Qianwei Zhu earned her B.S. degree in Petroleum Engineering from the China University of Petroleum in China and an M.S. degree in Petroleum Engineering from the University of Tulsa. While getting her master’s degree, she was focusing on the inclination angle effect on the transition from slug to churn/pseudo-slug flows and providing detailed analysis for intermittent flow in relatively large diameter pipes.
Qianwei Zhu is working towards her Ph.D. degree in Petroleum Engineering in the Tulsa University Fluid Flow Project (TUFFP), mainly focusing on the phenomena of liquid entrainment in gas in high-pressure large diameter pipe.
Cesar Garcia is a Ph.D. Student and a teaching assistant of the Petroleum Engineering Department of the University of Tulsa. Cesar received his B.E. Degree in Petroleum Engineering and his MS Degree in Hydrocarbon Engineering both from the Universidad Industrial de Santander in Colombia. He has more than 10 years of experience working in developing technology solutions for lifting, gathering, treatment, and transporting of heavy oils with ECOPETROL S.A.
Cesar’s research interests include pipe flow modeling, fluid-structure interaction, and multiphase flow. He has publications in his areas of interest, and patents related to dilution for transport and oil dehydration. His current research is focused on developing a mechanistic model to predict critical conditions of pipe vibrations due to multiphase flow. Fitting turn elements are studied due to these generate high levels of vibration. His research project will permit have guidelines to design and operate pipelines including integrity aspects for possible induced vibration in oil and gas transport.
Erlon Santos is a Ph.D. student and a research assistant at Tulsa University Fluid Flow Project (TUFFP). Erlon earned his B.S. degree in Petroleum Engineering at Federal University of Pelotas (UFPel) in Pelotas; RS - Brazil. with an additional degree at The University of Western Australia (UWA) in Perth; WA - Australia. He also received his M.S.E. in Petroleum Engineering at University of Campinas (UNICAMP) in Campinas; SP - Brazil. During his master’s degree, he developed a mathematical model and a computer simulator in MatLab of the intermittent gas lift (IGL) applied in the physical simulator LabGLI. The goal was to study the IGL applied to the experimental facility.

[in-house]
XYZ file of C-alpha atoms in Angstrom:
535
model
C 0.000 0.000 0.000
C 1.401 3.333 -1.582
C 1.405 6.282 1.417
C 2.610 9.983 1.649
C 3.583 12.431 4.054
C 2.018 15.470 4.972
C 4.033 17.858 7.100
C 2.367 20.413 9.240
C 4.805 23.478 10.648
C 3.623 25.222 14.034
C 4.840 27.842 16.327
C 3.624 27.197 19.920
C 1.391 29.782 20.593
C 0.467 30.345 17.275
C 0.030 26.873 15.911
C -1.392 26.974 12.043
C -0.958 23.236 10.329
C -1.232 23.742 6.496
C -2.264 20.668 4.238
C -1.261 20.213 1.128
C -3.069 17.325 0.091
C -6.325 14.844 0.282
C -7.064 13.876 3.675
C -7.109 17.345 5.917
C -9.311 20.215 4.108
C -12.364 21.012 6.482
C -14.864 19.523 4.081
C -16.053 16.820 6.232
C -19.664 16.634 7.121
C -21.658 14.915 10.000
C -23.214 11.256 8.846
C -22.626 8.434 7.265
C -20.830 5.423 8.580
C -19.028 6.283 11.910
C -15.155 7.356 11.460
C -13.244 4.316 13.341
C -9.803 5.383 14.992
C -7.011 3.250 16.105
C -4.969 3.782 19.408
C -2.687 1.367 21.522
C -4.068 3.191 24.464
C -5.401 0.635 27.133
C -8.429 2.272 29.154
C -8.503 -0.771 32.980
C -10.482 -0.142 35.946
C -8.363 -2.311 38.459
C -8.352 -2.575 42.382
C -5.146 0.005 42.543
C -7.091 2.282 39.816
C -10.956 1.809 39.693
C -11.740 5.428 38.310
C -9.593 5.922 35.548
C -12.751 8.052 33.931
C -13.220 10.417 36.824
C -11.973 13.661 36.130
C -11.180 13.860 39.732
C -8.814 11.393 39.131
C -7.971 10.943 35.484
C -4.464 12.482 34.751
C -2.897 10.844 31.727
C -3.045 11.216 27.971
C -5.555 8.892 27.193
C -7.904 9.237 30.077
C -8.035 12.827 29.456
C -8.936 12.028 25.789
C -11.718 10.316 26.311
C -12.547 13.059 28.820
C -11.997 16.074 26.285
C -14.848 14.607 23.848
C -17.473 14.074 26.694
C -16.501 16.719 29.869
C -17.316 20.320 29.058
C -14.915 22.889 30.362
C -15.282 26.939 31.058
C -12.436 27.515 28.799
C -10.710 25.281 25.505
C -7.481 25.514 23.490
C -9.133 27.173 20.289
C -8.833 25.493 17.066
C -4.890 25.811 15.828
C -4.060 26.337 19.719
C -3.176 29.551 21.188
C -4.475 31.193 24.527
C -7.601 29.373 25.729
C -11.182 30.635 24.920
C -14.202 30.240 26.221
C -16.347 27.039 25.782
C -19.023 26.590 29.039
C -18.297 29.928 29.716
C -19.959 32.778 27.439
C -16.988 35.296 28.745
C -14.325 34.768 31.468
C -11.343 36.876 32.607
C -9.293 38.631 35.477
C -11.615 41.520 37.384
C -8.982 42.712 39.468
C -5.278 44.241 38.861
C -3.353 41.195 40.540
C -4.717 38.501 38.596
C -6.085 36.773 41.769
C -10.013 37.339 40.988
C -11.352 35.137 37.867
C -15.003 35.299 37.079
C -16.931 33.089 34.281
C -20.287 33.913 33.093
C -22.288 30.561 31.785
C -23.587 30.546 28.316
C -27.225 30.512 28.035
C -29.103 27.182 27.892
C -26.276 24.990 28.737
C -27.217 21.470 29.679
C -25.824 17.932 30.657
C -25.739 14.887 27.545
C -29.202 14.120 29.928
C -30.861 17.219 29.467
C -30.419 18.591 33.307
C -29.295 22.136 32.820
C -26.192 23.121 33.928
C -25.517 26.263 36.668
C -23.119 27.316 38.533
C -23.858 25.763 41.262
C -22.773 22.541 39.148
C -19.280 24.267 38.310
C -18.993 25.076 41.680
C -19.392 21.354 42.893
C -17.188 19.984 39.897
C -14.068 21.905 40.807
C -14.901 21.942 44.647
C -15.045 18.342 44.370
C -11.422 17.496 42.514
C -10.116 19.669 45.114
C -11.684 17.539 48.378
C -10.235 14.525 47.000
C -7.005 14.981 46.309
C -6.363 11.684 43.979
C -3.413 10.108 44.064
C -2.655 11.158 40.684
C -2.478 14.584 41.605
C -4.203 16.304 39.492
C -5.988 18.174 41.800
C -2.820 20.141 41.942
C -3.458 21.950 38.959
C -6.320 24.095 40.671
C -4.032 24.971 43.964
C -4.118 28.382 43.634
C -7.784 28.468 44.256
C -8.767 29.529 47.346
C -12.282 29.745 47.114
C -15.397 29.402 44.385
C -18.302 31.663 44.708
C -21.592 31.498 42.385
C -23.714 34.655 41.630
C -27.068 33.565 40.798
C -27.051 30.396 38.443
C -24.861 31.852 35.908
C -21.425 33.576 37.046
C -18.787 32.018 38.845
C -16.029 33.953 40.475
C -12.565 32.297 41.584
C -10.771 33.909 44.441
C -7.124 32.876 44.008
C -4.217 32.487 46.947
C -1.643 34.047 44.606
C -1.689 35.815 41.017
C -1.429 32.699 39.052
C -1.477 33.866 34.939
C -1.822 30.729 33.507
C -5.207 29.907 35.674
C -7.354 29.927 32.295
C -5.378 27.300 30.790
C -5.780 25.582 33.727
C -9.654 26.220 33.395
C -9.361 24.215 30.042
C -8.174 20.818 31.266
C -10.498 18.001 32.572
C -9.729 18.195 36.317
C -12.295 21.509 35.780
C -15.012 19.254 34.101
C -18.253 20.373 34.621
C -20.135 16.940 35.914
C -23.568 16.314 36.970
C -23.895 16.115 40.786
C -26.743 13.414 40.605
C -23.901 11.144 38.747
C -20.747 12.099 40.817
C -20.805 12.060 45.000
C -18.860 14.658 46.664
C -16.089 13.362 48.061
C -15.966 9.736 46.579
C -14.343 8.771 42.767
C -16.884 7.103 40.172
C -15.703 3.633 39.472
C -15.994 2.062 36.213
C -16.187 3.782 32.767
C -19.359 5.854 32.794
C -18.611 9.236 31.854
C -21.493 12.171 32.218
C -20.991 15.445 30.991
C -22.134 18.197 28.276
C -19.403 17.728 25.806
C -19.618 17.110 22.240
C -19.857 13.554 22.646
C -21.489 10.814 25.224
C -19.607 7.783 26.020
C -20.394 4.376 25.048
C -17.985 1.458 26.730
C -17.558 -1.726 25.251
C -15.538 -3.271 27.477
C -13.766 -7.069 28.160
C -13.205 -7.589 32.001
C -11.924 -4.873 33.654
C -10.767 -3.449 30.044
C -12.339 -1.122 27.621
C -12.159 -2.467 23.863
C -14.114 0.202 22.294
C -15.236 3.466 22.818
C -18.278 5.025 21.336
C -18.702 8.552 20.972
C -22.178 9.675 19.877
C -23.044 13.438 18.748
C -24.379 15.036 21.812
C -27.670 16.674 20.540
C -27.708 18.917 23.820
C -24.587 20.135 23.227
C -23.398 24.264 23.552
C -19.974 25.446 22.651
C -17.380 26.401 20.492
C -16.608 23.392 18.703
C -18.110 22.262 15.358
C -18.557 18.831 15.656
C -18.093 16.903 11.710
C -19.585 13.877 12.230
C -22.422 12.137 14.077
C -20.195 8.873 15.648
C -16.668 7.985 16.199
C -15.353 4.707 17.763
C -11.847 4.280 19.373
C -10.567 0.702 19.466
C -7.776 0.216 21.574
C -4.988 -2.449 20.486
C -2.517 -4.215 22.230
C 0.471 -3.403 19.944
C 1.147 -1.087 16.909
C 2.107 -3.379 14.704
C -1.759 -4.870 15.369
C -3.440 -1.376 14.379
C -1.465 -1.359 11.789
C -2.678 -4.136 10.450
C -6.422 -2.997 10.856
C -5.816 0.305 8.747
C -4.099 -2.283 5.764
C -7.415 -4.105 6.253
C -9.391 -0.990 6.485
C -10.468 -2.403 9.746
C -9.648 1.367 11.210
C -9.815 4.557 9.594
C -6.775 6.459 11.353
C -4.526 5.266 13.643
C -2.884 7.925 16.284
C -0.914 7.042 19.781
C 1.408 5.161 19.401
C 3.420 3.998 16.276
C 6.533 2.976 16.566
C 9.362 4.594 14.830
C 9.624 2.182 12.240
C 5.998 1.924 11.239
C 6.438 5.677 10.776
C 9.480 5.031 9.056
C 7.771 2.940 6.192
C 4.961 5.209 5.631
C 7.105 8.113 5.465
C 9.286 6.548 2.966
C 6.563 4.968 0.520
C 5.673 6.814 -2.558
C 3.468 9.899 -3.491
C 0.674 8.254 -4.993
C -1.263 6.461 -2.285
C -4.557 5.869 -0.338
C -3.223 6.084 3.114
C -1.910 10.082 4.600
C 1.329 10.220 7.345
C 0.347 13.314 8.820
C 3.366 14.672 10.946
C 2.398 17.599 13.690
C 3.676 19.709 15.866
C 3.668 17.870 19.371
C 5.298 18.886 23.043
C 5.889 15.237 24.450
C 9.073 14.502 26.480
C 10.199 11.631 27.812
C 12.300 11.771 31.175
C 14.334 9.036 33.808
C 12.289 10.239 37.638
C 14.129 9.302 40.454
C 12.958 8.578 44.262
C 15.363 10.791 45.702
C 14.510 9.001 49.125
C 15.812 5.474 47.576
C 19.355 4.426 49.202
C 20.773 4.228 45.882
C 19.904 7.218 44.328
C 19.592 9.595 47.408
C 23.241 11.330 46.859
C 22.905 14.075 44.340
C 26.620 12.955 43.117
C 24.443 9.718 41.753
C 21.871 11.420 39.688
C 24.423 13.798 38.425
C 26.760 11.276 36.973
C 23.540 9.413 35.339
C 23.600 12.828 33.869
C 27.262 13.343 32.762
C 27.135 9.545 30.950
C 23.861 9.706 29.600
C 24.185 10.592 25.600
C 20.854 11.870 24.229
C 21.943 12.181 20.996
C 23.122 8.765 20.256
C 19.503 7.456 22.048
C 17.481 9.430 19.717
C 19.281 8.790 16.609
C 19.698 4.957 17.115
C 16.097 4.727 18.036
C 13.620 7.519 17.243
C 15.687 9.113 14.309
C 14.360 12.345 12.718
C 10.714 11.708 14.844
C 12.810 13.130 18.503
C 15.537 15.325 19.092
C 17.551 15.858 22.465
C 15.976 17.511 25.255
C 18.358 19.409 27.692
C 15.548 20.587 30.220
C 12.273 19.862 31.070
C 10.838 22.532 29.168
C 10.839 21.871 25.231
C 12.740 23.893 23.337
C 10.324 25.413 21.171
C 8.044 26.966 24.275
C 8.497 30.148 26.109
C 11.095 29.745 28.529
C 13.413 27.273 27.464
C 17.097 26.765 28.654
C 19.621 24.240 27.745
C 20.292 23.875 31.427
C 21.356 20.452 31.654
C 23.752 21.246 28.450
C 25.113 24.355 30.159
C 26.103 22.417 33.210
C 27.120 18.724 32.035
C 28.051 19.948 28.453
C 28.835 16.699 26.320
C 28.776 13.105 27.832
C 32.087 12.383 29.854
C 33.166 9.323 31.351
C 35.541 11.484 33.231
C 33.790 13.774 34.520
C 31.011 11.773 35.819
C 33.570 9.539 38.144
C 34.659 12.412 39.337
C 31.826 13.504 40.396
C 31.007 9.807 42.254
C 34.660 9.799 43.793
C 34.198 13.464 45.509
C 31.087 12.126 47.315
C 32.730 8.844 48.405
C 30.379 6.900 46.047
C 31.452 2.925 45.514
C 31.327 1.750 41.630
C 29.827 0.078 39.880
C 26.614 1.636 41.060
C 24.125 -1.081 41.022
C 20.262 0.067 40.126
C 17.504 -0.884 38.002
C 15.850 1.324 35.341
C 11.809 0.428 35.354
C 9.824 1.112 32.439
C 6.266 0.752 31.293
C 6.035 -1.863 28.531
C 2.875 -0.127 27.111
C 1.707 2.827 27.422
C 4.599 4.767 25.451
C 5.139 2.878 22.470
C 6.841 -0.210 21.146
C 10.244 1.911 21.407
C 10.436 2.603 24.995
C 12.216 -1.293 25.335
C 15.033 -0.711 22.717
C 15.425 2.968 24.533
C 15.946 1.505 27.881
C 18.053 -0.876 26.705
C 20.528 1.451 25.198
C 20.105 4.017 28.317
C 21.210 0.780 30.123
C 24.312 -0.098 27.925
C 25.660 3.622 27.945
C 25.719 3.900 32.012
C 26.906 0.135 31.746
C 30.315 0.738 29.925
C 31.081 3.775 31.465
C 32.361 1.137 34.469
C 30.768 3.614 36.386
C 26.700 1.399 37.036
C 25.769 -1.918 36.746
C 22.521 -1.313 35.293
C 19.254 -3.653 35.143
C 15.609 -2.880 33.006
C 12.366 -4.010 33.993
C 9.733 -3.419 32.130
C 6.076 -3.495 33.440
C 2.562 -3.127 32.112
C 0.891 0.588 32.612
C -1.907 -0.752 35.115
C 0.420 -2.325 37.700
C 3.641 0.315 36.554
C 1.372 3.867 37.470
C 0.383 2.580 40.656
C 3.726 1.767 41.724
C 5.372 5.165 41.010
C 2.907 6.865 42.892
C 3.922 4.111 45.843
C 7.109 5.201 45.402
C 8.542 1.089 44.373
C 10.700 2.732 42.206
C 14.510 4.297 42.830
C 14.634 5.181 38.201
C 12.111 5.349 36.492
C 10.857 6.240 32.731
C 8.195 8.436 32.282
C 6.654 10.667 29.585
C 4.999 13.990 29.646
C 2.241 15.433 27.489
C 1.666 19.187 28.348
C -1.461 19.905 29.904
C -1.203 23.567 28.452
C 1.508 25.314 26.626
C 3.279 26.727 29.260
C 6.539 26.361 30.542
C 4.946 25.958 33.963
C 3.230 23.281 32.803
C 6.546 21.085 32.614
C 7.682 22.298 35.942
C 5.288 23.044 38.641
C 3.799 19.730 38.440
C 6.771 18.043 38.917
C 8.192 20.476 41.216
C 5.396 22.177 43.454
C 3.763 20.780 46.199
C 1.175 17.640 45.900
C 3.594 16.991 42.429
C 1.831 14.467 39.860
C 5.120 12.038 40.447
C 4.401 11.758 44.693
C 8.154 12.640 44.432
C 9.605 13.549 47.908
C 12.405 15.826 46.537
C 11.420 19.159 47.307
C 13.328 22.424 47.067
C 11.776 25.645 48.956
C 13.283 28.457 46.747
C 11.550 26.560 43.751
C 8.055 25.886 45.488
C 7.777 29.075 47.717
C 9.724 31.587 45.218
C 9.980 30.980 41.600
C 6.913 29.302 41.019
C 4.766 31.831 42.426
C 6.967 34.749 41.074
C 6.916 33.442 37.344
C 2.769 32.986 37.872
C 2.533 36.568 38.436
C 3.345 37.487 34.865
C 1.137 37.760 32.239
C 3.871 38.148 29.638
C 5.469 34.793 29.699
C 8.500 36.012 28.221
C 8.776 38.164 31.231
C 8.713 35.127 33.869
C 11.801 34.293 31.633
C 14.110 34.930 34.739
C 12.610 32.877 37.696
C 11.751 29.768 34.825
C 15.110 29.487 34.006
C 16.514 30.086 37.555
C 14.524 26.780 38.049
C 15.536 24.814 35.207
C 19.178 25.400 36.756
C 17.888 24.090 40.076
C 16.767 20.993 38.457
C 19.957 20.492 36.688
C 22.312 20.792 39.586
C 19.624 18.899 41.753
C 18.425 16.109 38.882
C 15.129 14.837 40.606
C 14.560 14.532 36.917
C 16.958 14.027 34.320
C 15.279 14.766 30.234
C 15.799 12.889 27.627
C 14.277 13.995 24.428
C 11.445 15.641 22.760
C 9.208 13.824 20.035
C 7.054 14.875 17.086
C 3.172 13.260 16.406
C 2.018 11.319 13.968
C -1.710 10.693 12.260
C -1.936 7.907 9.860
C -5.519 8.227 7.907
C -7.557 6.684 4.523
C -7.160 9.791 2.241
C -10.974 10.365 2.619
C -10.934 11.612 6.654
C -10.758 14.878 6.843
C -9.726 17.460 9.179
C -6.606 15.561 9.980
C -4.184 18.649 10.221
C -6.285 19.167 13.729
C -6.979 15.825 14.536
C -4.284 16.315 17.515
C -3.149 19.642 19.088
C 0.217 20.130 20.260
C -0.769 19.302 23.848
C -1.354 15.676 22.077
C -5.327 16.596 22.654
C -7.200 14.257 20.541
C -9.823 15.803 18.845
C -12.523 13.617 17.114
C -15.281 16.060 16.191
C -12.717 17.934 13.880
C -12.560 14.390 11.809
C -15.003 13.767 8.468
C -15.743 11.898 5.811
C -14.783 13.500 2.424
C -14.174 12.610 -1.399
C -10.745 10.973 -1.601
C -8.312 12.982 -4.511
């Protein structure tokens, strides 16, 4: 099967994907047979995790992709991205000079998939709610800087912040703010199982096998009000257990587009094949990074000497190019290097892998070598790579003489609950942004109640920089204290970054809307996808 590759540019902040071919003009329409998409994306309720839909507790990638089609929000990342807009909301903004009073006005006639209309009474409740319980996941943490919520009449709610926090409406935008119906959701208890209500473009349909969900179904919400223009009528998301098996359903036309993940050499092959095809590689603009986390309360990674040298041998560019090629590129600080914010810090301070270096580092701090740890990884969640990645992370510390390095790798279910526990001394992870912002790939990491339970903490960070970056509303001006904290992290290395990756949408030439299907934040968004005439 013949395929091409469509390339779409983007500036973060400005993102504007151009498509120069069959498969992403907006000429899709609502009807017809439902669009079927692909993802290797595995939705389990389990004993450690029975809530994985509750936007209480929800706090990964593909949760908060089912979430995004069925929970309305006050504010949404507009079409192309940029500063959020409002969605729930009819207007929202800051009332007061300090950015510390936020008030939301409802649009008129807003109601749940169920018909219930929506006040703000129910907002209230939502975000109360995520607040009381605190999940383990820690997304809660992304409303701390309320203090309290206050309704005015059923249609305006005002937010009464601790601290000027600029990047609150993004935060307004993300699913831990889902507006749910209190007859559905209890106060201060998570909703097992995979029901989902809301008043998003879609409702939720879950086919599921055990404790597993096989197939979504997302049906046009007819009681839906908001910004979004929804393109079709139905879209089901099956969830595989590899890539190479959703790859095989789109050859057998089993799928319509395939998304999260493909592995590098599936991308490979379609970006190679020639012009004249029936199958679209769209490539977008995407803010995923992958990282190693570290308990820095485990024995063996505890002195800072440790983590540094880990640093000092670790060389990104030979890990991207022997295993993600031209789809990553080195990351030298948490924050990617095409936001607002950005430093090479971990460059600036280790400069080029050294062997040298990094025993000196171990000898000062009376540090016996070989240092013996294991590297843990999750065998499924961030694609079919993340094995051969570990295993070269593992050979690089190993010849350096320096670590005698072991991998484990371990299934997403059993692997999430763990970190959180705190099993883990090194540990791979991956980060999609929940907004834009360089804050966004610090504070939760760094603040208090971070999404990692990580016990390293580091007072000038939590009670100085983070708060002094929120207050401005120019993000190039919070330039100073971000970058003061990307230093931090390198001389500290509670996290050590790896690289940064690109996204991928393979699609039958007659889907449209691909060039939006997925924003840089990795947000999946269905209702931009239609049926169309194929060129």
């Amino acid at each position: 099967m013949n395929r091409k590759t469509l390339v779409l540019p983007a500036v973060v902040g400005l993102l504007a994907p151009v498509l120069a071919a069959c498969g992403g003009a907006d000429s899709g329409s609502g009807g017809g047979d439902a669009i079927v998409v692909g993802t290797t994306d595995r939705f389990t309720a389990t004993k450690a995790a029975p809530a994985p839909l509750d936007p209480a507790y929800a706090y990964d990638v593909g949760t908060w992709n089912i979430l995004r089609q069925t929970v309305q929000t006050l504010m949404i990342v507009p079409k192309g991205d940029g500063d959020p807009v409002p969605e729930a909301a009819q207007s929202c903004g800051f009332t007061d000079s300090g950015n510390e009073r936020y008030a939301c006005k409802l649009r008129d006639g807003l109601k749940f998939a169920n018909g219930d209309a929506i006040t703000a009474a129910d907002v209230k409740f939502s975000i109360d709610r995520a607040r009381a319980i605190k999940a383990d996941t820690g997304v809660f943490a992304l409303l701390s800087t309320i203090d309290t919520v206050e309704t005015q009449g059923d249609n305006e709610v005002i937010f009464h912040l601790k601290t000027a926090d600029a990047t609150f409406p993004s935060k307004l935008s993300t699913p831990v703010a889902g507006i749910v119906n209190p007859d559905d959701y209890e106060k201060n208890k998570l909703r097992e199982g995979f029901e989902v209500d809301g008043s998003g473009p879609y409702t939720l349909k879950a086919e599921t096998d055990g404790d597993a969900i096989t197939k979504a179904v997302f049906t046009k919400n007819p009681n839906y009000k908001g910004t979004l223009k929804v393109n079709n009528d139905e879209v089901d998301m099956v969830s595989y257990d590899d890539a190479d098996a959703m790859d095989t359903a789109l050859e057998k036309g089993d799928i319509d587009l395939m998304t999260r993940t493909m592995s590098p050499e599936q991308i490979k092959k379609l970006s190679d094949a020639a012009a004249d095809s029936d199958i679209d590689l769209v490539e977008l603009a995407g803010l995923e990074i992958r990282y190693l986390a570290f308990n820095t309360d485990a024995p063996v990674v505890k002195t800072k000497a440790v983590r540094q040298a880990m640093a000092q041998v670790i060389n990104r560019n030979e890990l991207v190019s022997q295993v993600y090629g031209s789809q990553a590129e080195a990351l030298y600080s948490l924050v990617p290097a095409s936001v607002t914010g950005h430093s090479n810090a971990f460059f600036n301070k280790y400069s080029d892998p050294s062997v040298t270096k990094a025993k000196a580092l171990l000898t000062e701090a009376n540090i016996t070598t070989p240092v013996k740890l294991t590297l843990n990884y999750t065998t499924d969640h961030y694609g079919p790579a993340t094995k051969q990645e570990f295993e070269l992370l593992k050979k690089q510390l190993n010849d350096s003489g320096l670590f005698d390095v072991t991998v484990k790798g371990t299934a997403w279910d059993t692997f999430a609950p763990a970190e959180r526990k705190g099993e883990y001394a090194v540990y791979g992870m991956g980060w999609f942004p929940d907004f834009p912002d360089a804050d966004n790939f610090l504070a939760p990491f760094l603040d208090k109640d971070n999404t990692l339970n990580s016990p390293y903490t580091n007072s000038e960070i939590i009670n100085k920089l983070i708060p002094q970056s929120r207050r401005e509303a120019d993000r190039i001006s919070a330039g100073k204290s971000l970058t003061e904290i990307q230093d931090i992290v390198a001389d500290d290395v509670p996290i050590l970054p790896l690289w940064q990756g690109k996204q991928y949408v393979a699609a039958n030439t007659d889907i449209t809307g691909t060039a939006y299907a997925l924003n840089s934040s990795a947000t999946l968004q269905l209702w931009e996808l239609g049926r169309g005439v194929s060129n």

Erlon’s research interests include petroleum engineering, petroleum production and multiphase flow. He is currently working with the 6" High Pressure Large - Diameter Pipeline Facility.
Kyle Porter is currently working towards his M.S.E degree in Mechanical Engineering at the University of Tulsa. Kyle previously completed a B.S. degree in Petroleum Engineering with a Minor in Geosciences at the University of Tulsa.
Kyle has industry experience with WPX Energy as a reservoir engineering intern, and with Cimarex Energy as a production engineering intern. His current research with TUFFP focuses on two-phase flow induced vibration in pipes, which combines the studies of multiphase fluid flow and mechanical stress/fatigue.
Ryan McGregor is currently pursuing his BS in Petroleum Engineering at The University of Tulsa with a minor in Energy Transition. His work on the 6-inch high-low pressure facility focuses on the separation of liquid phases through a pipeline for testing requested by Saudi ARAMCO.
Ryan will be working on the operation of the 6 inch high and low pressure facility.
Meet Our Staff
Cem Sarica holds B.S. (1982) and M.S. (1984) degrees in petroleum engineering from Istanbul Technical University (ITU) and a Ph.D. (1990) degree in petroleum engineering from The University of Tulsa (TU). After serving as an Assistant Professor of Petroleum Engineering at ITU, he joined the research staff at TU in 1992, and was Associate Director of the Tulsa University Fluid Flow Projects (TUFFP) until 1998 when he joined the faculty at The Pennsylvania State University. He joined the Petroleum Engineering Department at TU in 2001. He is currently serving as Professor of Petroleum Engineering. His responsibilities include the directorships of both TUFFP, and the Tulsa University Paraffin Deposition Projects (TUPDP).
Cem's research interests are multiphase flow in pipes, flow assurance and oil and gas production. He has authored several publications on these subjects.
Cem is a member of both the Society of Petroleum Engineers (SPE) and the American Society of Mechanical Engineers (ASME). He served as an Associate Technical Editor of ASME Journal of Energy Resources Technology (JERT) from 1998 -2004. He has previously served as a member of the SPE Production Operations Committee and is a member of the SPE Journal Editorial Board. He was one of the recipients of the SPE's Outstanding Editor Award in 2000. He is a member of SPE Facilities and Construction Standing Committee. He is currently serving as the Chair of SPE Facilities and Construction Award Committee. In addition to his SPE activities, he serves as a Technical Advisory Committee member of BHRg's Multiphase Technology Conferences.
Eduardo Pereyra received his M.S. and Ph.D. degrees in petroleum engineering from The University of Tulsa. He holds two B.S. degrees from the University of Los Andes; one is in Mechanical Engineering and the other in System Engineering.